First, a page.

Spending money is much easier than earning it. And, for most people, it’s more fun. Whether it’s used to go out with friends, book a vacation, buy clothing, whatever – the more you spend, the sooner the money runs out.
But if you’re looking to break out of the mindset of “I have some money now, so it’s time to spend it all,” your finances are already looking up, so congrats!
The reality is, budgeting is hard.
Most Americans don’t even have a small amount of money set aside for an emergency, let alone a nest egg of substantial worth. Sometimes you might be able to focus your efforts and save up for a certain item, but more often than not, you’ll slip back into old spending routines as soon as the purchase is made.
We’re all guilty of it.
It’s like dieting. Cutting all delicious food from your diet and sustaining yourself on lettuce and water will work for a time (although I don’t recommend it), but you’re likely to fall straight back into bad habits very quickly, with no long-term success. Making a lifelong diet change means changing your entire relationship with food. No temporary diets, but instead a permanent, dietary overhaul.
It’s the same with money.
So how do you break this cycle?
How can you start budgeting smartly for the long-term and snap yourself out of the trap of allowing yourself to spend money simply because you have it?
The answer is a change of mindset. Altering how you think about money before you dive head first into budgeting can successfully help you change old habits.
"But spending frivolously is just so common for me – I don’t see how I can just jumpstart myself out of this lifelong behavior?"
Change is hard. Sometimes you need a bit of a kick to get started on some new money habits.
Do you have a savings account? If not, it’s time to open one and separate some of your money from your checking account.
If you’re worried about giving in and raiding your savings, CD’s can also be a good option since you’ll only be allowed to access the money at certain times, usually yearly (although exceptions can be made in the event of a financial emergency). They can be a good way to essentially hide money from yourself, forcing you to follow through with a savings plan. CD’s do have varying minimum deposit amounts but you can usually see good interest earnings in a short amount of time.
"I think of my paycheck in terms of “bill money vs. spending money.” How should I be thinking instead?"
You hit the nail on the head with this problem. Many people are under the impression that once all the bills are paid, the rest is extra money that can be spent freely. It’s not.
The easiest way to change this habit is to start viewing a recurring deposit into savings as another “bill” you have to pay. Let’s say you earn $4,000 in a month and your bills only amount to half of that, then you need to create your own extra bill that you pay to your savings each month.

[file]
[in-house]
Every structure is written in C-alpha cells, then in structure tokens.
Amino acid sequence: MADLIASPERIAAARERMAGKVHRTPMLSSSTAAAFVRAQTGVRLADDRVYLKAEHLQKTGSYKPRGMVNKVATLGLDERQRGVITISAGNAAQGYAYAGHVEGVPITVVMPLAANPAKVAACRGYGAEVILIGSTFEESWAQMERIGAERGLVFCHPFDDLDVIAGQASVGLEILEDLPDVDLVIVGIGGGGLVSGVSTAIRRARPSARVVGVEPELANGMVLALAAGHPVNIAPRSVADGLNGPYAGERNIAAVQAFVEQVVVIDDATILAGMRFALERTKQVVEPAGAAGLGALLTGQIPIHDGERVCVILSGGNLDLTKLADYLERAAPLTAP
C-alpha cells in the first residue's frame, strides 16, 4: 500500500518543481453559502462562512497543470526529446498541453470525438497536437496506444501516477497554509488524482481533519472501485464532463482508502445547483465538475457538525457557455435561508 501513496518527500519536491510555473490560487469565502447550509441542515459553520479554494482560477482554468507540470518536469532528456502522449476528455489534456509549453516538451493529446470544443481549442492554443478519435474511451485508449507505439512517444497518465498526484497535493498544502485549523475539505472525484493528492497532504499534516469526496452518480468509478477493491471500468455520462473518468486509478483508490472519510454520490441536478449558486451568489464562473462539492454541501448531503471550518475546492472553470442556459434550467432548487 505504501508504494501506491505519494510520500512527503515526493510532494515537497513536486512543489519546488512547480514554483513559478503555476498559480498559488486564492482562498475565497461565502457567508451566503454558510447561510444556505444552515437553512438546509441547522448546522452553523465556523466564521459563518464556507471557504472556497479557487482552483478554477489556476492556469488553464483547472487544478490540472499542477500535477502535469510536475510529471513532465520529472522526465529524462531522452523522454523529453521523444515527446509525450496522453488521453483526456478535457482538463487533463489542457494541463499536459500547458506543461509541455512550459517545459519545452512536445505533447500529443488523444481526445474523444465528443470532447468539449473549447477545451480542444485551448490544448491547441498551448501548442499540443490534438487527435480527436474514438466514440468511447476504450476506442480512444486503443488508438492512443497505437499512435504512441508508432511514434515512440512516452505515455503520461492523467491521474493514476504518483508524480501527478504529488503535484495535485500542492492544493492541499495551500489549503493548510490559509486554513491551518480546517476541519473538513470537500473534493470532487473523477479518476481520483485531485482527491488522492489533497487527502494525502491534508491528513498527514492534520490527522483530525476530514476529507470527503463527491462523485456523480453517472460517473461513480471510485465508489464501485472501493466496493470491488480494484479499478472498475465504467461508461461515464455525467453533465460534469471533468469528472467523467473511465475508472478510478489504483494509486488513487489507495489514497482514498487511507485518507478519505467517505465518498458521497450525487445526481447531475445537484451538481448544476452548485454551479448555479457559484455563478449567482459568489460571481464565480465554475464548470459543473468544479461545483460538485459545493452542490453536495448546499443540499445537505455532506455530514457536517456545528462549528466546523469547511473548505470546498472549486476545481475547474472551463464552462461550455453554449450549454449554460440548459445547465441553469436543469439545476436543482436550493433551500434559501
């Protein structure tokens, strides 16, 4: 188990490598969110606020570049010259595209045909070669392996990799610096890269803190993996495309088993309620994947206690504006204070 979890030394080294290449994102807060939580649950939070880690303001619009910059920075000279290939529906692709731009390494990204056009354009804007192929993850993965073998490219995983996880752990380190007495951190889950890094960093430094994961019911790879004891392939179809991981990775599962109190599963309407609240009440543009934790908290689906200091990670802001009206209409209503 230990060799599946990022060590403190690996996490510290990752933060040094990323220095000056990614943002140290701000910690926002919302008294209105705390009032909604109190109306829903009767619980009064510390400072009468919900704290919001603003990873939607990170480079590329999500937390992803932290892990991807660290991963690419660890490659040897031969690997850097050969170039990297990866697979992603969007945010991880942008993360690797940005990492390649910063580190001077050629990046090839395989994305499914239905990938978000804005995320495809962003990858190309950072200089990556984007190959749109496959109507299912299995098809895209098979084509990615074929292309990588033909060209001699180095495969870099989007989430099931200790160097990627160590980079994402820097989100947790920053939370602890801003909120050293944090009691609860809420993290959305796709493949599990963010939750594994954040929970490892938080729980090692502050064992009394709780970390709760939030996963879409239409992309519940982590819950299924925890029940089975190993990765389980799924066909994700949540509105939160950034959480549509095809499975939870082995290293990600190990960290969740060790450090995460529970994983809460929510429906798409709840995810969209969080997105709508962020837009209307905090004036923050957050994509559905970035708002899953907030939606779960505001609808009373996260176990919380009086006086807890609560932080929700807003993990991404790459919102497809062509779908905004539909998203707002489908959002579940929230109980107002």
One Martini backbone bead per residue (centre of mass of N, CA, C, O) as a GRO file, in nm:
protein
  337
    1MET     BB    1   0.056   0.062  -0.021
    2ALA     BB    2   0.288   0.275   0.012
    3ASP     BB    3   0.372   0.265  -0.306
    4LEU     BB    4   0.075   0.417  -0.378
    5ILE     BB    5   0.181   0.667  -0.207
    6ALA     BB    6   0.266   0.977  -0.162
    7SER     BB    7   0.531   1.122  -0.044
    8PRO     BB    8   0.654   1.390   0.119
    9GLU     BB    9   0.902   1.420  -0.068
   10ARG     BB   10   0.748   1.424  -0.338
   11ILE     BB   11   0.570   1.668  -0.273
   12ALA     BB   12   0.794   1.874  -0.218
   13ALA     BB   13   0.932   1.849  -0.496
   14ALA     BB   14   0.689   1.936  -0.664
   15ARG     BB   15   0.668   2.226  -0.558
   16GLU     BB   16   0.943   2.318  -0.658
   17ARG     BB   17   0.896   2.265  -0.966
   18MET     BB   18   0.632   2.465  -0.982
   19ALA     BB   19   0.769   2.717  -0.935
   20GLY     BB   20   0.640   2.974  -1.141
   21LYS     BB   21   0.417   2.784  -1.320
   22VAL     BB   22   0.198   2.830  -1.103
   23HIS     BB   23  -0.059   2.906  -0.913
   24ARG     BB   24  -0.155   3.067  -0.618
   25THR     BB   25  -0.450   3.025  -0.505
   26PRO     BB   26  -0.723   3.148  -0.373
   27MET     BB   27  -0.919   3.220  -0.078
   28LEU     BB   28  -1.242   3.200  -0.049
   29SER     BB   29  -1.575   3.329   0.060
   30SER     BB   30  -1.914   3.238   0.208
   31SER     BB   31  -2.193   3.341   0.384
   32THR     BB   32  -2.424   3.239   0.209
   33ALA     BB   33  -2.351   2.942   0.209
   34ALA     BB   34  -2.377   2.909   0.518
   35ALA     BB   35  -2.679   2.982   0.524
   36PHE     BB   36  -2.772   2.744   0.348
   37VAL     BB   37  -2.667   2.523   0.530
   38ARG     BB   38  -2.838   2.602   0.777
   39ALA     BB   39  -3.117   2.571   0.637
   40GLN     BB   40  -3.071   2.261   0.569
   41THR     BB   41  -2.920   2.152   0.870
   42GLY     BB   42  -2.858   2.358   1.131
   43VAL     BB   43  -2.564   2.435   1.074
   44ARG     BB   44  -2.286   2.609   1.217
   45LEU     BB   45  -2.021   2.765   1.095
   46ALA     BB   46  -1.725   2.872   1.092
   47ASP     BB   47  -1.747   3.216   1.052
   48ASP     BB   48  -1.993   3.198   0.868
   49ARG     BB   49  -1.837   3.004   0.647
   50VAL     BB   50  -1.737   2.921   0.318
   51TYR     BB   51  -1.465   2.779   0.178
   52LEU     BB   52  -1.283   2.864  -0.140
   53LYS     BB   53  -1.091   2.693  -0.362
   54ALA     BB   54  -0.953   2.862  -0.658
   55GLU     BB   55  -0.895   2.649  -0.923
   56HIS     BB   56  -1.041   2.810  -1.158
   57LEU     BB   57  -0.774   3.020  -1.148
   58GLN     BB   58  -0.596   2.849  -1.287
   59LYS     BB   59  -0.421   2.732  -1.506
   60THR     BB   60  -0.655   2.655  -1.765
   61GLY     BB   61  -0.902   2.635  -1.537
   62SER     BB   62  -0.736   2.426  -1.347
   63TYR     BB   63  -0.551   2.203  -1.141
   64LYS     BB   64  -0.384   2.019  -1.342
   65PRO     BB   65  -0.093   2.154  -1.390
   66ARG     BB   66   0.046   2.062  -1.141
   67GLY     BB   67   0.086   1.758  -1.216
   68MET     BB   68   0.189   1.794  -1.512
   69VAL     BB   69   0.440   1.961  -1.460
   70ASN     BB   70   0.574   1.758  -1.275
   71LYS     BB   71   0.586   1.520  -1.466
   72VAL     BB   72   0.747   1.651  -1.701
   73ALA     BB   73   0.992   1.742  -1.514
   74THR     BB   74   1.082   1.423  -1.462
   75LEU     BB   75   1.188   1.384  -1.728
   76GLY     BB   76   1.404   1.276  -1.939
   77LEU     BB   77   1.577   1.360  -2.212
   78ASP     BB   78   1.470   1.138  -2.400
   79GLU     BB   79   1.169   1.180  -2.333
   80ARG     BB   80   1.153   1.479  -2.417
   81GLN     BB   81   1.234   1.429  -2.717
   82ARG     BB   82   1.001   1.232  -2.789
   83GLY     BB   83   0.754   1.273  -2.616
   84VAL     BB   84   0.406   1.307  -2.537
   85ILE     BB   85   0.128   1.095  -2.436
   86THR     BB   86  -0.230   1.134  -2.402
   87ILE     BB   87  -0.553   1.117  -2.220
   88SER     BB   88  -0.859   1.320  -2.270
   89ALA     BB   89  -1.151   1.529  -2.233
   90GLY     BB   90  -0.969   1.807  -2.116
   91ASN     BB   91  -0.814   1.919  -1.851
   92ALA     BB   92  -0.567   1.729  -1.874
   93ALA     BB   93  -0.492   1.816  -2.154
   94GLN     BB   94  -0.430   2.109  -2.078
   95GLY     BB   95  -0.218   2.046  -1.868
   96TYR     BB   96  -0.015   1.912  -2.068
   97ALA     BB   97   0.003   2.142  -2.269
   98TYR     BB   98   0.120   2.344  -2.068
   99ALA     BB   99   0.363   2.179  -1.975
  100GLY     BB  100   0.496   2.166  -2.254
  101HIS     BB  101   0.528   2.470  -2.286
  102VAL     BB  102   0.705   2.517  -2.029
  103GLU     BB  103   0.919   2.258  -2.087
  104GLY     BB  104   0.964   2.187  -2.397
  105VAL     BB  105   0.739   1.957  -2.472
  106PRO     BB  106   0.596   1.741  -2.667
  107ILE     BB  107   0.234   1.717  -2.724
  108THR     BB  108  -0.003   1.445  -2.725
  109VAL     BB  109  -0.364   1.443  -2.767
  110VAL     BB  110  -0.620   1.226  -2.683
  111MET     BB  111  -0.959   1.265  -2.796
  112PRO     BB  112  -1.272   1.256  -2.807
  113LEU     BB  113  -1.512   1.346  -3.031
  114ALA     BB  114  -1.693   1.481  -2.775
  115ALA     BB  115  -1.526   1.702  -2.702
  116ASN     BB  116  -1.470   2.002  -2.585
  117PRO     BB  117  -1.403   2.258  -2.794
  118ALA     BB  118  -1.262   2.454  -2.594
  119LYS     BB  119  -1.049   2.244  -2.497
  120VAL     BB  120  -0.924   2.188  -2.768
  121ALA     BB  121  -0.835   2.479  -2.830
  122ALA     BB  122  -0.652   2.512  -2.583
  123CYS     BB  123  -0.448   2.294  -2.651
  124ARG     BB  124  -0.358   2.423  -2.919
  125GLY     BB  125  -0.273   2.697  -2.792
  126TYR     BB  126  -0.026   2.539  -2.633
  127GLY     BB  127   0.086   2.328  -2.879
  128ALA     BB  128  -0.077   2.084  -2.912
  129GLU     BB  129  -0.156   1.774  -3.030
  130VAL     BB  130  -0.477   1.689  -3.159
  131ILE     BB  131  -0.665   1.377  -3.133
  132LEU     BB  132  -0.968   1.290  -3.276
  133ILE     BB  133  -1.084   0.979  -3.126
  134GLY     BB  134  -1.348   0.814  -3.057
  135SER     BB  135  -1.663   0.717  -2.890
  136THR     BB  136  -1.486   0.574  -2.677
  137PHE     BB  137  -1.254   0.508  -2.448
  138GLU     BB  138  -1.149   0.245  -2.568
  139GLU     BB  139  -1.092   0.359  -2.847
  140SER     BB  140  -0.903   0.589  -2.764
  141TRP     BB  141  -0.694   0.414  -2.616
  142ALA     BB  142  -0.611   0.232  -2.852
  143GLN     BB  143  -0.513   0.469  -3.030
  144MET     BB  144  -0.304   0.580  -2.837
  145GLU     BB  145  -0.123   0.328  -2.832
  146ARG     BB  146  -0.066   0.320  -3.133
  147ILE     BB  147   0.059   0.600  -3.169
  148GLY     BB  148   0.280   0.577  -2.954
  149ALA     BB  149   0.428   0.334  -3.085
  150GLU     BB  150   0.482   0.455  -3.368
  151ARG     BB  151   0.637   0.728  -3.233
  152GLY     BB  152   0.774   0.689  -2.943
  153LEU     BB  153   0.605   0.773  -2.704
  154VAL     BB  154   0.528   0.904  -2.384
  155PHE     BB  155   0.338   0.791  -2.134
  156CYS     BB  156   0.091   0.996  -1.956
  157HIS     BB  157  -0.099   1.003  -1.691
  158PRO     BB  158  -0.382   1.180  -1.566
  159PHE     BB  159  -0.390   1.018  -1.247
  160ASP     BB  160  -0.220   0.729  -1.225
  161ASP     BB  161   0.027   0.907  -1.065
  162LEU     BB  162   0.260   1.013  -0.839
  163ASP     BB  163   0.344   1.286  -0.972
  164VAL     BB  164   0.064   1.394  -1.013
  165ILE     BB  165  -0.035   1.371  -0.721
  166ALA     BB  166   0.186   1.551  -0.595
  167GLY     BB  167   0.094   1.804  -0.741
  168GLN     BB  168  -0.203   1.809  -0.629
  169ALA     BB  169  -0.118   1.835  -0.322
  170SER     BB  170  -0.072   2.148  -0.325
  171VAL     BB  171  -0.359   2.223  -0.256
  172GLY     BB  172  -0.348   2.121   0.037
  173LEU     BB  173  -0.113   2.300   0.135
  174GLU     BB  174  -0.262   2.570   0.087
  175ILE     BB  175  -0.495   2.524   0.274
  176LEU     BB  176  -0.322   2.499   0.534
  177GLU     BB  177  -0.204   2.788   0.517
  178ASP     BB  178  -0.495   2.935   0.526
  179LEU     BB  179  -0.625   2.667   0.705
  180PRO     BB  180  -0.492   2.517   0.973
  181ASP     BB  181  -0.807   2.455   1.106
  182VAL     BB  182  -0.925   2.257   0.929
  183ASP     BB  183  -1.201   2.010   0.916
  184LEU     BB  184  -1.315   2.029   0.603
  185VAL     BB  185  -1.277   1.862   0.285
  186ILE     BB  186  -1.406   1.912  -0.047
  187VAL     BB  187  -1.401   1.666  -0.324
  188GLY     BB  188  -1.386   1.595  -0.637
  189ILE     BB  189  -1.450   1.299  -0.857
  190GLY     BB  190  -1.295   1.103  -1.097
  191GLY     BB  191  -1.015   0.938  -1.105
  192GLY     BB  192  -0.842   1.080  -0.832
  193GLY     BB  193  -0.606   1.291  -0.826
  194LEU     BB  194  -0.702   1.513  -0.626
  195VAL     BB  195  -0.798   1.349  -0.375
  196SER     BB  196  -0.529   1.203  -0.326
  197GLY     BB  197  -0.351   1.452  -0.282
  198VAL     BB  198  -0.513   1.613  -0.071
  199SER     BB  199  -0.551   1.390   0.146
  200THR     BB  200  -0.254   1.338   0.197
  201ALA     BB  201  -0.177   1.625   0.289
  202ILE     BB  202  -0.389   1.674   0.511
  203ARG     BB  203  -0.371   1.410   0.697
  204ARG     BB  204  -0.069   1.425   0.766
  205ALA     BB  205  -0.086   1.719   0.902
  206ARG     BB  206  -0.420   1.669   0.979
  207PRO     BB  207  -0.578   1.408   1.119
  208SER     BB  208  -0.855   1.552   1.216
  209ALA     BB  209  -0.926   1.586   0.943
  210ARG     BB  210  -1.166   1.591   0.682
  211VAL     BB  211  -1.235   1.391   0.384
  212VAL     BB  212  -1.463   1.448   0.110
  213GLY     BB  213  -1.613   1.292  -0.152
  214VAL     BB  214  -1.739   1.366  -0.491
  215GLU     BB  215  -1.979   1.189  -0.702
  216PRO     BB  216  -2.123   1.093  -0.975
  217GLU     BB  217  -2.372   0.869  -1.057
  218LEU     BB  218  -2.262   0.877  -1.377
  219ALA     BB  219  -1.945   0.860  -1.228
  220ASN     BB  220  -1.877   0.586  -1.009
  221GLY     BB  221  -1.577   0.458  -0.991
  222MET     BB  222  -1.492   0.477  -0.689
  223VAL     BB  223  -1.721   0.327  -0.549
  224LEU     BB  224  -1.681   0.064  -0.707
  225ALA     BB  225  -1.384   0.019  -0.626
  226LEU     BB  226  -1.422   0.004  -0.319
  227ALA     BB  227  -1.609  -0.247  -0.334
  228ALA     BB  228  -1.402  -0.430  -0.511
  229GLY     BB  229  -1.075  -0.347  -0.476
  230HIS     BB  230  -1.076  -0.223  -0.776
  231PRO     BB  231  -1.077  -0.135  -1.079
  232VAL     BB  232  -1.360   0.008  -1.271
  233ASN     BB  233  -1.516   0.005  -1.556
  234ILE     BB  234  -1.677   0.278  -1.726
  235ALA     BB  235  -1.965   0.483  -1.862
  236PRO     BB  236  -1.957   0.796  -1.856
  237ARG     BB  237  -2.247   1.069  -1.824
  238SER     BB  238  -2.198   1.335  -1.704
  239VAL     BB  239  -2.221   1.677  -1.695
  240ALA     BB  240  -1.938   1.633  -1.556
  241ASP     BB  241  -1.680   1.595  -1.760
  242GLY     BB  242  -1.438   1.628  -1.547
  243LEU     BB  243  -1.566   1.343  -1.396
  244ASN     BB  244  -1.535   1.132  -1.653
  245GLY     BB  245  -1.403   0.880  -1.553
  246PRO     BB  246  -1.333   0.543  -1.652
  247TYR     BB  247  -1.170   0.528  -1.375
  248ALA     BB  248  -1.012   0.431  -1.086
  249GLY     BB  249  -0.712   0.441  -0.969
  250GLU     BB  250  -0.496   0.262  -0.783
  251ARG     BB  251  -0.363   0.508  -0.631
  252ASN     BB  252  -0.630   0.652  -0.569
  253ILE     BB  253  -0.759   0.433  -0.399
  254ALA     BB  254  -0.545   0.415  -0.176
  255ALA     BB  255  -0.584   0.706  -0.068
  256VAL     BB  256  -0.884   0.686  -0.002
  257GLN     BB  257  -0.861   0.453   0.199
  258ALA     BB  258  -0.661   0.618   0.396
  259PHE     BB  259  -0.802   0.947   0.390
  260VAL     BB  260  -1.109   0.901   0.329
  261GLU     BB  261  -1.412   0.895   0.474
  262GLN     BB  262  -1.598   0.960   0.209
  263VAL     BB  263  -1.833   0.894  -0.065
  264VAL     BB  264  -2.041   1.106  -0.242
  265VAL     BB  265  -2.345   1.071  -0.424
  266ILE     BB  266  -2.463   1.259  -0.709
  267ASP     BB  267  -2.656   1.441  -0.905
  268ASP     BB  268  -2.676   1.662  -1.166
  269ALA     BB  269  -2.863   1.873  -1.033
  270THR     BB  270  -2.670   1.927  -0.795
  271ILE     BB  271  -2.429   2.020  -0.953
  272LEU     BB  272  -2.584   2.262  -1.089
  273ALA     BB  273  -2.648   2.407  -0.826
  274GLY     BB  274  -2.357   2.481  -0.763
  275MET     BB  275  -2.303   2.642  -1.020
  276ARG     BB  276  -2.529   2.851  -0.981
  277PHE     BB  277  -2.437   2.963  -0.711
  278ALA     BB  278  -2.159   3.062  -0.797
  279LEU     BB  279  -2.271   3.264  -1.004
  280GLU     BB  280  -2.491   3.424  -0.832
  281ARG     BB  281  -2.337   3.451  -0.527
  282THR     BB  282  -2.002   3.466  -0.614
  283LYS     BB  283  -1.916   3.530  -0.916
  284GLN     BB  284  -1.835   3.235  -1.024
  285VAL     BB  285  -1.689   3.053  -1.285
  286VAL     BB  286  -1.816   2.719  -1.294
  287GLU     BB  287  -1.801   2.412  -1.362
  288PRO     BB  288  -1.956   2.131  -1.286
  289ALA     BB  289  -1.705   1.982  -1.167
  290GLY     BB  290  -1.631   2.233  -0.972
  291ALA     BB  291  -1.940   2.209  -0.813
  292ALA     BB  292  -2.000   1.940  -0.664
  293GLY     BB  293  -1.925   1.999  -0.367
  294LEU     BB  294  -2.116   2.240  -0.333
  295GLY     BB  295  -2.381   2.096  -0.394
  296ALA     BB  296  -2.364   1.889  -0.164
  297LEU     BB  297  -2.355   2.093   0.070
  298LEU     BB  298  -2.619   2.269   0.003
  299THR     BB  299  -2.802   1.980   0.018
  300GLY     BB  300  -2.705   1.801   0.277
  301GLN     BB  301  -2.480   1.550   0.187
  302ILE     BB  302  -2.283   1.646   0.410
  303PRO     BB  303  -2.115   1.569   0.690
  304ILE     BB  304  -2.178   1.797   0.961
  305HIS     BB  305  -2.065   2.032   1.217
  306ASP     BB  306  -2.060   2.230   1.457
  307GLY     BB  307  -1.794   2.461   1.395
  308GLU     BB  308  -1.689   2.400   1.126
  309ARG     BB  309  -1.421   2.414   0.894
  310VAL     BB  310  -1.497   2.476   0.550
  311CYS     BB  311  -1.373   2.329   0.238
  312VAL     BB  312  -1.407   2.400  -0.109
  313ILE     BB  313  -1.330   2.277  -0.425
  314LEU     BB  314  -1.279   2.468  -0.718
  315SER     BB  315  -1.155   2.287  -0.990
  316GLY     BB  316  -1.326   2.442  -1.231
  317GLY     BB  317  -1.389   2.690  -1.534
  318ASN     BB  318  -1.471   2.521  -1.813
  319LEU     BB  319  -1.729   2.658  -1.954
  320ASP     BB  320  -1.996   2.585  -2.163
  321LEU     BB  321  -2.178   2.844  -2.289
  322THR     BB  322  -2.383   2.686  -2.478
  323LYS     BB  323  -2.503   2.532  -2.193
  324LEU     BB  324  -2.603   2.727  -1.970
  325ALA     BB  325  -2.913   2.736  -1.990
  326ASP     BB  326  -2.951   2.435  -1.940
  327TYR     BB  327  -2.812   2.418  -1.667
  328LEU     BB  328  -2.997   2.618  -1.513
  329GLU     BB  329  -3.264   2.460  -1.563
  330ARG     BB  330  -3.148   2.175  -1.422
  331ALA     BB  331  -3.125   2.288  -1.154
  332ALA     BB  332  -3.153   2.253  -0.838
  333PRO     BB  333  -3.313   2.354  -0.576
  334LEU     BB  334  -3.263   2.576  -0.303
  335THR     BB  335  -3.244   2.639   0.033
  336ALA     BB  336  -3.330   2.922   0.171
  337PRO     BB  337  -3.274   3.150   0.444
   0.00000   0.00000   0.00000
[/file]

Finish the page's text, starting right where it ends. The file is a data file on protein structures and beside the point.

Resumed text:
Experts usually recommend a solid 20 percent of your overall income (not just the income left after bills) should be saved. So, going back to our $4,000 earnings example, that person should be saving around $400 each month. That adds up fast.
"What about investments?"
Investing your money is a great idea. You should be putting some money into investments yearly if you can trust yourself to save for it, and monthly if you’re still working on teaching yourself to save more.
Many people avoid investments because the process seems confusing or risky, but it doesn’t have to be.
You don’t have to bet your life’s earnings on stock in some new company and risk your whole livelihood. That’s for people in the movies to do.
In reality, most people who invest place money in bonds or spread their money around in small stock investments all over the market, guaranteeing some net returns, even if you likely won’t become a millionaire.
Tips for Training Your Brain to See Money Differently
1. Set Goals
Setting goals can work wonders on how you see your bank account.
Sometimes all it takes is playing a little game with yourself. Give yourself a number you want your savings to hit by a certain date and then try to reach that mark. Once you do, then set a higher goal. Give yourself small rewards for completing your savings goals. Maybe withhold that fancy hair styling or nice dinner out until your savings goes up by $1,000. If you have fun with it, you’re more likely to stick with it.
2. Ignore Everyone Else
Possessions can be deceiving. Try to ignore how others perceive you based on money and remember that impressions can often be wrong.
Having a brand new car and all imported furniture might give the illusion that someone is doing well for themselves, but in reality, it often signifies someone who is deep in debt.
Don’t buy things to try and convince the world you have more money than you do. Save the money so you can retire in style.
Remember, It Takes Time
It takes time to alter spending habits, so don’t get down on yourself if you don’t have an extra $30,000 kicking around your bank account by this time next year. Expect it to take a while, but keeping working towards the goal every single day. Once you’ve developed the habit and saving money becomes normal over time, you’ll be able to look around and realize you’re in a pretty sweet spot financially.